Working parents of three and four-year-olds in the North East will benefit from an additional 15 hours free childcare from September 2017, but concerns that the scheme is "underfunded" have been raised.
In the ITV Tyne Tees region, both Northumberland and York were selected by the Government to take part in a trial of the 30 hours free childcare scheme back in 2016.
The additional 15 hours free childcare comes on top of the 15 hours free childcare parents can already claim, taking the total free childcare allowance to 30 hours, which the Government say is for "hard-working parents of three and four-year-old's".
For countless working parents, the price of caring for those most priceless to them can be a struggle. The government's answer is 30 hours per week of free childcare in England.
Which families meet the 30 hours free childcare criteria?
- Both parents must be working.
- Both need to earn on average, the equivalent of 16 hours on the national minimum wage per week.
- Both must earn less than 100 thousand pounds a year.
How was the 30 hours free childcare trial received?
ITV Tyne Tees has found that the scheme has received a mixed response. Some feel the scheme has many benefits, one of which is that it makes childcare affordable. Others are concerned that the scheme is "underfunded" and could have a negative impact on the finances of some private nurseries.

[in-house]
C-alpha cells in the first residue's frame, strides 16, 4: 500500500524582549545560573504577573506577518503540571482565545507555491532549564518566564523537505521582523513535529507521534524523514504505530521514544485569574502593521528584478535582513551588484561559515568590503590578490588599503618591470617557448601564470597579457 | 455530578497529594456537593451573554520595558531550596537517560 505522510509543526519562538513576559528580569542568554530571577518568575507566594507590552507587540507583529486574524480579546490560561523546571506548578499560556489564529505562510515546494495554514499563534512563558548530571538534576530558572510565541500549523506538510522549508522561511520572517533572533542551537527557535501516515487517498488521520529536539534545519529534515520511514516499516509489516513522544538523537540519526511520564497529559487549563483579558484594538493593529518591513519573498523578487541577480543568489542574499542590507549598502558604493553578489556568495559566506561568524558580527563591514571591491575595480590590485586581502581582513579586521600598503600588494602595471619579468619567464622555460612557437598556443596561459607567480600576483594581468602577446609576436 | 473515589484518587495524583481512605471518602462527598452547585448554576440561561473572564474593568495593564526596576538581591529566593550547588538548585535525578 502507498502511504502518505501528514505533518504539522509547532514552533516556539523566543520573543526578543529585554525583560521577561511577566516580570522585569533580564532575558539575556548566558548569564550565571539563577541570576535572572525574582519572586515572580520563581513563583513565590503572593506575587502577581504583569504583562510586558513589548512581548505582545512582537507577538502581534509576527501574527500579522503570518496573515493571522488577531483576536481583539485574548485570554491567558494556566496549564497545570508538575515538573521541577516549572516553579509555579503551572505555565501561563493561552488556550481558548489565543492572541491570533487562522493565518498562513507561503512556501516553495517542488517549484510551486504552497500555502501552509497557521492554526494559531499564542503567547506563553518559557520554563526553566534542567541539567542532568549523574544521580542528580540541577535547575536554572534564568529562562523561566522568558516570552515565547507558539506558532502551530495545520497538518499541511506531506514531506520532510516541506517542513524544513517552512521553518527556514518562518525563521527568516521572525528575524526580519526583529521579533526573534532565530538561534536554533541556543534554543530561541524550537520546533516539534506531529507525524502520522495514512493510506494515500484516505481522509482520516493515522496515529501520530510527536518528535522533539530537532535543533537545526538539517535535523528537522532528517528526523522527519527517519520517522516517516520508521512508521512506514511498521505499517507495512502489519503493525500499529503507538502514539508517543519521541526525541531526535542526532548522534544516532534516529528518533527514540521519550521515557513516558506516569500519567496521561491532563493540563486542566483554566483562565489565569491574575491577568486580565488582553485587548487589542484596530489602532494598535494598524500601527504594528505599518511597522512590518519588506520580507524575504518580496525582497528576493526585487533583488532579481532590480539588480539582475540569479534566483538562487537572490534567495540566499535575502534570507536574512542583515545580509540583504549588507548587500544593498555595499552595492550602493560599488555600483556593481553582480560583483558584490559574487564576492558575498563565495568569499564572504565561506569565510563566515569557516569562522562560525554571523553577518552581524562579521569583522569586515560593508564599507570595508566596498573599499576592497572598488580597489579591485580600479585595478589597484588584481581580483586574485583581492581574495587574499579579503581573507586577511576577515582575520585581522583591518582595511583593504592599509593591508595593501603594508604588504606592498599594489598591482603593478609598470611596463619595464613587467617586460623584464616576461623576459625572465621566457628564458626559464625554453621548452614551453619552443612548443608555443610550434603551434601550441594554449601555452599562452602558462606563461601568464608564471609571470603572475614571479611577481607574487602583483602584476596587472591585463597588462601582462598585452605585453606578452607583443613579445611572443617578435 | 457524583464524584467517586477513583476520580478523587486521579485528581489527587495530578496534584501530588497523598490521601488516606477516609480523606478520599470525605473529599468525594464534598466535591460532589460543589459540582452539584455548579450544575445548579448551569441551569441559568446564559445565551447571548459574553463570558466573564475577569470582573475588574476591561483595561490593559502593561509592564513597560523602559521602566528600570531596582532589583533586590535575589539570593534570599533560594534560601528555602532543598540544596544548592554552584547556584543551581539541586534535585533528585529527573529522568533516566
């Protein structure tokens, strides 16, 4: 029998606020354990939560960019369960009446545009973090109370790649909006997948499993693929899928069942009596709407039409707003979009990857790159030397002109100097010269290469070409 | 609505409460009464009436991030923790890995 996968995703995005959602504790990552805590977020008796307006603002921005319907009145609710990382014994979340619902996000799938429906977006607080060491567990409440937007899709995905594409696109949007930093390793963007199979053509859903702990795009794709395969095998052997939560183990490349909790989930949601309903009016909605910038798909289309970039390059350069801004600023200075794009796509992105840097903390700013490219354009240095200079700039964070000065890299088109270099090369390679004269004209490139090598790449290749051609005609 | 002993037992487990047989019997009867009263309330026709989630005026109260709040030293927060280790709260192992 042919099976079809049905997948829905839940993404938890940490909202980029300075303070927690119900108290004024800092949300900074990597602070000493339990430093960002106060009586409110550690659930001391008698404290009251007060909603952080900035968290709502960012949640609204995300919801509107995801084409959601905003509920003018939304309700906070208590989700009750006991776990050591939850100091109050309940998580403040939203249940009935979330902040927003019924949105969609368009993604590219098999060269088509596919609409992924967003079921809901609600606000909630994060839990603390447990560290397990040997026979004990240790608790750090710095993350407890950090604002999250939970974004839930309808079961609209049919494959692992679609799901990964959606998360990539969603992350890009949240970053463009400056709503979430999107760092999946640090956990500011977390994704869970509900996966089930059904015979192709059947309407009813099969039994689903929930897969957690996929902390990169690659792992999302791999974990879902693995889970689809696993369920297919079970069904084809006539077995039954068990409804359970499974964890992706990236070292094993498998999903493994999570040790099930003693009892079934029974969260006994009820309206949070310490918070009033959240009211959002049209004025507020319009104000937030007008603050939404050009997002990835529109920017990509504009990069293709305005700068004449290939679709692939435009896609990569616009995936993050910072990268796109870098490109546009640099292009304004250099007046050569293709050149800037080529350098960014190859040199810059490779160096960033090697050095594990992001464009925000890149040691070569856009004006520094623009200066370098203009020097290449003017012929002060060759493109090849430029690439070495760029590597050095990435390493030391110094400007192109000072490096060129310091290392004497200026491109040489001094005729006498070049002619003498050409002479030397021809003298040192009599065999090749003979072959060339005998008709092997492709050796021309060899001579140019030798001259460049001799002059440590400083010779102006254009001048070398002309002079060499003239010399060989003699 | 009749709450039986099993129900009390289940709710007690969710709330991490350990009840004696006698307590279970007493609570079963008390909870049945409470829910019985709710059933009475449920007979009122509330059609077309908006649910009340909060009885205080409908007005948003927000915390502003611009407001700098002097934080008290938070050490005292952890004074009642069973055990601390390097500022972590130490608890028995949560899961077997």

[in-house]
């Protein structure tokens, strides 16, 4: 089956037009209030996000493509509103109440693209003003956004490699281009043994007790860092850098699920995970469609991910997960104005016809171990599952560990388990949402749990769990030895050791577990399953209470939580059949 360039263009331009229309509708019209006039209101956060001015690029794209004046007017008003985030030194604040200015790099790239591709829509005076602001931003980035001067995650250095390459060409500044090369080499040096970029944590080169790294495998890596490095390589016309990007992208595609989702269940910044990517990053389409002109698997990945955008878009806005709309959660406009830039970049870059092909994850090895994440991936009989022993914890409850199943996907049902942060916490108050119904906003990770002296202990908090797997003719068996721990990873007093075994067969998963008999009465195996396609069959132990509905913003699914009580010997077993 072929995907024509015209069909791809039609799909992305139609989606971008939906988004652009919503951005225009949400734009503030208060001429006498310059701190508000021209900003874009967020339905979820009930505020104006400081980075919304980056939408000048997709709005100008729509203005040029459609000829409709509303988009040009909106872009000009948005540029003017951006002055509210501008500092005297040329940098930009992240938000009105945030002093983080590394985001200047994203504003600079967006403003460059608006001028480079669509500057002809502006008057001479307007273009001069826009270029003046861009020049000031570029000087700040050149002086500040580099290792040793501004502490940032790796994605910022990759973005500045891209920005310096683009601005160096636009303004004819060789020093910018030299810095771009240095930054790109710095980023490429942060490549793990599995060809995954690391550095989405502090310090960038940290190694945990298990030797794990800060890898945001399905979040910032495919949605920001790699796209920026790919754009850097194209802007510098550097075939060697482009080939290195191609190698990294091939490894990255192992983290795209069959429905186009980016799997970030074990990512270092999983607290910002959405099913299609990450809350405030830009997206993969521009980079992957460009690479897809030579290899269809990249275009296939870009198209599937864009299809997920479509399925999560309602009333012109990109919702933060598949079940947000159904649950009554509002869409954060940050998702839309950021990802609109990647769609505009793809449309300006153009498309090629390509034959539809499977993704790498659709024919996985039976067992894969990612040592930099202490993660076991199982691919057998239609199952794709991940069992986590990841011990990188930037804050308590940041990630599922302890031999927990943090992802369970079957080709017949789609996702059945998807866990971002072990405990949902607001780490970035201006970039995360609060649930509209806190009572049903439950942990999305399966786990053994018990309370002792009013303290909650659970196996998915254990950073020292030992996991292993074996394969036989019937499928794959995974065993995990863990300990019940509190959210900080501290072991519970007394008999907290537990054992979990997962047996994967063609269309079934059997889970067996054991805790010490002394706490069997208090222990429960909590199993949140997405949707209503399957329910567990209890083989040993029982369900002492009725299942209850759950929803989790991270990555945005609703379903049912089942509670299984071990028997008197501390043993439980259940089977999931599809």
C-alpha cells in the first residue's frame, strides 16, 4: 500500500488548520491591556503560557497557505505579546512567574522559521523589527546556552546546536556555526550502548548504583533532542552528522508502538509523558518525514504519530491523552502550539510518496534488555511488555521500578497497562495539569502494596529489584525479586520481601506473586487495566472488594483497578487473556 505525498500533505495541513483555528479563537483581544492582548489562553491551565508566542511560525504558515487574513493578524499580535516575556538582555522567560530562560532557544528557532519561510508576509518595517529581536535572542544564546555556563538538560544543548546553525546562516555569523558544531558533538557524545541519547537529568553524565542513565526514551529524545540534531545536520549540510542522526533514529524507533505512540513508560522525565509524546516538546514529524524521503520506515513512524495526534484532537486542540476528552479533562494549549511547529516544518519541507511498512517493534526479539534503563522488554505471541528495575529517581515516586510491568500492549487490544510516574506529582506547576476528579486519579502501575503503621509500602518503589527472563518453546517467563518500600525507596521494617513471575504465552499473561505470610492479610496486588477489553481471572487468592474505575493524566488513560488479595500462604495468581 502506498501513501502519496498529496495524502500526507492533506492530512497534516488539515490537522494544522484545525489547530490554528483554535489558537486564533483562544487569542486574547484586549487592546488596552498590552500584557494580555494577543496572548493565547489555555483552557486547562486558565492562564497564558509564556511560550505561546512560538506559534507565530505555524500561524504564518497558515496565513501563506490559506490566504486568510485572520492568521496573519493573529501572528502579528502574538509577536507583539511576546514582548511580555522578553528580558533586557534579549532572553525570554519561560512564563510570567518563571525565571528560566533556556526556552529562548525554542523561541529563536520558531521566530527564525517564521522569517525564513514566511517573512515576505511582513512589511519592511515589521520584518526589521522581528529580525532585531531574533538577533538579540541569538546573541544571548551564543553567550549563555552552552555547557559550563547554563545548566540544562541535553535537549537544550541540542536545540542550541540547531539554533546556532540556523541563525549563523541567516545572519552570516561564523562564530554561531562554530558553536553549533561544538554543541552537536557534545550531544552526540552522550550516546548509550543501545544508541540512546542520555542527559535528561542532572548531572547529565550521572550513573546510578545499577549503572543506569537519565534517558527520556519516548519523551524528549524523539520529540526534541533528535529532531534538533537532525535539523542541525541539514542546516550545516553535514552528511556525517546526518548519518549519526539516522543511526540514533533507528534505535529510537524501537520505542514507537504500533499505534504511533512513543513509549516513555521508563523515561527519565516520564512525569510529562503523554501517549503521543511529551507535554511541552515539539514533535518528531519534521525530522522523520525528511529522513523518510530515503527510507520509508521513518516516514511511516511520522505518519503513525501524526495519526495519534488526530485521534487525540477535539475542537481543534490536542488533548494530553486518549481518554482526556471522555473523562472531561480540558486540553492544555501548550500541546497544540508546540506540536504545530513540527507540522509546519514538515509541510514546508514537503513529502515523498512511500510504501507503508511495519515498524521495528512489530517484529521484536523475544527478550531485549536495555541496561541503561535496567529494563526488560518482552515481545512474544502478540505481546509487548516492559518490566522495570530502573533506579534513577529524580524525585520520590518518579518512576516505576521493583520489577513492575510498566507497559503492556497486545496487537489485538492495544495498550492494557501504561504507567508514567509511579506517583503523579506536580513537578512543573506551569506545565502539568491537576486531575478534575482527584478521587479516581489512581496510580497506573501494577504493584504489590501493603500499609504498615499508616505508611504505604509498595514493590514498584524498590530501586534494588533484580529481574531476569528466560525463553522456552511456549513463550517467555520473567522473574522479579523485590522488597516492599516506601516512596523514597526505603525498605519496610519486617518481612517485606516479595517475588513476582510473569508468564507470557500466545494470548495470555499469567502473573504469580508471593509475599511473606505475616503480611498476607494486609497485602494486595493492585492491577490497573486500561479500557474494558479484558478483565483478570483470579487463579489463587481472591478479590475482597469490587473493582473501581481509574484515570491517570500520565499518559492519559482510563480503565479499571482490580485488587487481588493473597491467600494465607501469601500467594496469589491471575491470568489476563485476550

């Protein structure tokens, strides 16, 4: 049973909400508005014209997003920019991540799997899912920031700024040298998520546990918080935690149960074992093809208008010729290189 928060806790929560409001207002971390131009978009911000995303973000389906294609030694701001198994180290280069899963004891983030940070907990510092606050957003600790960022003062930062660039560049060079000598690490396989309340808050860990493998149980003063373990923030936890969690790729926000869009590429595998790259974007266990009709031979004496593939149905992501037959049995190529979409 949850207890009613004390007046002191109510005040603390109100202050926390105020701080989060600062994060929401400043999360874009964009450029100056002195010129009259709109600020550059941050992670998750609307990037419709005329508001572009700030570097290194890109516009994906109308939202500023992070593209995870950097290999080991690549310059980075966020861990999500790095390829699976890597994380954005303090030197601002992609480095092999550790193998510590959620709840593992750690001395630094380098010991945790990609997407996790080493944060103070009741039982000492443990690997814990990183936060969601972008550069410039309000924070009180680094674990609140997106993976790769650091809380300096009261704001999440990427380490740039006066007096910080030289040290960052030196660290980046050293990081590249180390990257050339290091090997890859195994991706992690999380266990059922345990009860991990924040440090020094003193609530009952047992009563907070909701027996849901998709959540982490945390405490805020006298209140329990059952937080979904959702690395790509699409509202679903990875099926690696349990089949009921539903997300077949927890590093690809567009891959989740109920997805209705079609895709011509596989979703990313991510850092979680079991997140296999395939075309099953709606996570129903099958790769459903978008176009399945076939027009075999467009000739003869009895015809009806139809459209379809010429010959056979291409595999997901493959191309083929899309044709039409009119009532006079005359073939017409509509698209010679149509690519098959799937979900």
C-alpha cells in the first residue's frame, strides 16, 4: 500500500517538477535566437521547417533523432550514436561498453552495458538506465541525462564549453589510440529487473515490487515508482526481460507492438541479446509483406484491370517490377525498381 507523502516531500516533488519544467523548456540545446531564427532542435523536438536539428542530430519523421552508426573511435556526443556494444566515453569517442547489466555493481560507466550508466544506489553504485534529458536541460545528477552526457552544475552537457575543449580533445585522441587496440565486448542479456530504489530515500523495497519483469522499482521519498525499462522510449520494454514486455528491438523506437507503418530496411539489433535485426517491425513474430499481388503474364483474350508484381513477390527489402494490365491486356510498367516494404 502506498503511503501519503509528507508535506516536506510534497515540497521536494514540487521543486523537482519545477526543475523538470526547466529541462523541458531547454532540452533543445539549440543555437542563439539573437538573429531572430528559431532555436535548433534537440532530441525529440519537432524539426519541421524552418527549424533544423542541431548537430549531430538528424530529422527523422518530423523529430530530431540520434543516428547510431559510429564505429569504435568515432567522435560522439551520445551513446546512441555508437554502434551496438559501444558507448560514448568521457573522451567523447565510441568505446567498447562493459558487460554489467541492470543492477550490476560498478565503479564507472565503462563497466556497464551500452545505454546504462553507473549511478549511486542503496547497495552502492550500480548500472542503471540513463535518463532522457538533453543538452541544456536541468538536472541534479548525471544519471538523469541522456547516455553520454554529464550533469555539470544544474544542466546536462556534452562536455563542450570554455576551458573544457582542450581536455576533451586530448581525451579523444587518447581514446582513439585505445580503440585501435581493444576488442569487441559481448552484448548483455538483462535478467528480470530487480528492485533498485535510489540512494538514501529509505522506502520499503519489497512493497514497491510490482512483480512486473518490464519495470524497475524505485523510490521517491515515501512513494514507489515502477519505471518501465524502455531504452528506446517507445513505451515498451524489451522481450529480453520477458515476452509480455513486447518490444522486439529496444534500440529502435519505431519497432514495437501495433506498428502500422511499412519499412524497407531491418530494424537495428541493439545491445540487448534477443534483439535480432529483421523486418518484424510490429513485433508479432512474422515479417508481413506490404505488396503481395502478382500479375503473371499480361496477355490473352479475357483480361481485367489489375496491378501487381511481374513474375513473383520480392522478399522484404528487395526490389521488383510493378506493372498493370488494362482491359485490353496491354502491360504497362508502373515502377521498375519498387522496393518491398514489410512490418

Haxby Road Primary Academy in York took part in the 30 hour free childcare pilot scheme.
Lauren Powell is one parent from York who benefitted from the 30 hour childcare scheme. She drops off her three year old daughter Ella into nursery at the school where she also works as a teaching assistant. It's one of the areas where 30 free hours of childcare is being piloted and without it, she says she could not have afforded childcare while she worked.
Childcare providers don't have to offer the 30 hours from September, it's entirely optional.
The owner of a private nursery in Pateley Bridge in Harrogate already has some concerns over how the government is funding the scheme. Bruce Warnes says ministers are expecting champagne nurseries on a lemonade budget and that nurseries like his may be forced to increase fees for children outside the scheme.
The Pre-School Learning Alliance, representing childcare providers, agrees, warning that some nurseries may be forced to close.
The government told ITV Tyne Tees they're committed to helping families access high quality, affordable childcare.
Other areas across the country that have benefitted from the 30 hour childcare pilot are:
The eight councils which have already been offering the hours as part of an ‘early implementer’ trial since September 2016, will be joined by Dorset, Leicester, North Yorkshire and Tower Hamlets in April 2017 before the national roll out in September 2017.